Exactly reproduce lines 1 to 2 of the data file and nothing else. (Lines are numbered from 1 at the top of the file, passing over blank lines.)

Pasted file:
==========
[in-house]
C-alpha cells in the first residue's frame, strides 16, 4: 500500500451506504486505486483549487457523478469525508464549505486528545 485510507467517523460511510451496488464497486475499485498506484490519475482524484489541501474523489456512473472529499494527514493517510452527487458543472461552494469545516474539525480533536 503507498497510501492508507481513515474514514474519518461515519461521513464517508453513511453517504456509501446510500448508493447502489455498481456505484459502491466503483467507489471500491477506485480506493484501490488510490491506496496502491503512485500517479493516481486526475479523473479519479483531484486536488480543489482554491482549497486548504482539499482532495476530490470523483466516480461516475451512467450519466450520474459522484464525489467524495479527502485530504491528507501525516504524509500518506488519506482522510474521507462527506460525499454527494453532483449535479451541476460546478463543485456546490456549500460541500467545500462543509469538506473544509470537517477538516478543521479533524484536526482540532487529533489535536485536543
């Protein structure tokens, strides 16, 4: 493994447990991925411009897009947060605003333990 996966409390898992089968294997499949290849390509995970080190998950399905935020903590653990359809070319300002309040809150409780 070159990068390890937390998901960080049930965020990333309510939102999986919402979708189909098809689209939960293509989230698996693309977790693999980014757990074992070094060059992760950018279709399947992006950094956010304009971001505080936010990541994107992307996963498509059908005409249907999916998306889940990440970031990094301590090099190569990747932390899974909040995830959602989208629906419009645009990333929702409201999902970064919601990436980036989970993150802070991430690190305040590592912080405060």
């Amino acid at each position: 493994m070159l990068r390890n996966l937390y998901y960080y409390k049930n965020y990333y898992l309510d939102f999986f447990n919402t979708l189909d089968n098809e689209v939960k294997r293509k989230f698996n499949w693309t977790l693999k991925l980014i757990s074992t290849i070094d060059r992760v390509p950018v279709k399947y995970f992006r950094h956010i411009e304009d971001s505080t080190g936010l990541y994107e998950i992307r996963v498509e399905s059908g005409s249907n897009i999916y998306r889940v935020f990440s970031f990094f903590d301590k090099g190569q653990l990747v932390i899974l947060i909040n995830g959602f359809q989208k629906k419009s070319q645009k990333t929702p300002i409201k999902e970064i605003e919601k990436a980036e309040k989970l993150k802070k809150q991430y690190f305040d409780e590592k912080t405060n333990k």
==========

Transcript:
[in-house]
C-alpha cells in the first residue's frame, strides 16, 4: 500500500451506504486505486483549487457523478469525508464549505486528545 485510507467517523460511510451496488464497486475499485498506484490519475482524484489541501474523489456512473472529499494527514493517510452527487458543472461552494469545516474539525480533536 503507498497510501492508507481513515474514514474519518461515519461521513464517508453513511453517504456509501446510500448508493447502489455498481456505484459502491466503483467507489471500491477506485480506493484501490488510490491506496496502491503512485500517479493516481486526475479523473479519479483531484486536488480543489482554491482549497486548504482539499482532495476530490470523483466516480461516475451512467450519466450520474459522484464525489467524495479527502485530504491528507501525516504524509500518506488519506482522510474521507462527506460525499454527494453532483449535479451541476460546478463543485456546490456549500460541500467545500462543509469538506473544509470537517477538516478543521479533524484536526482540532487529533489535536485536543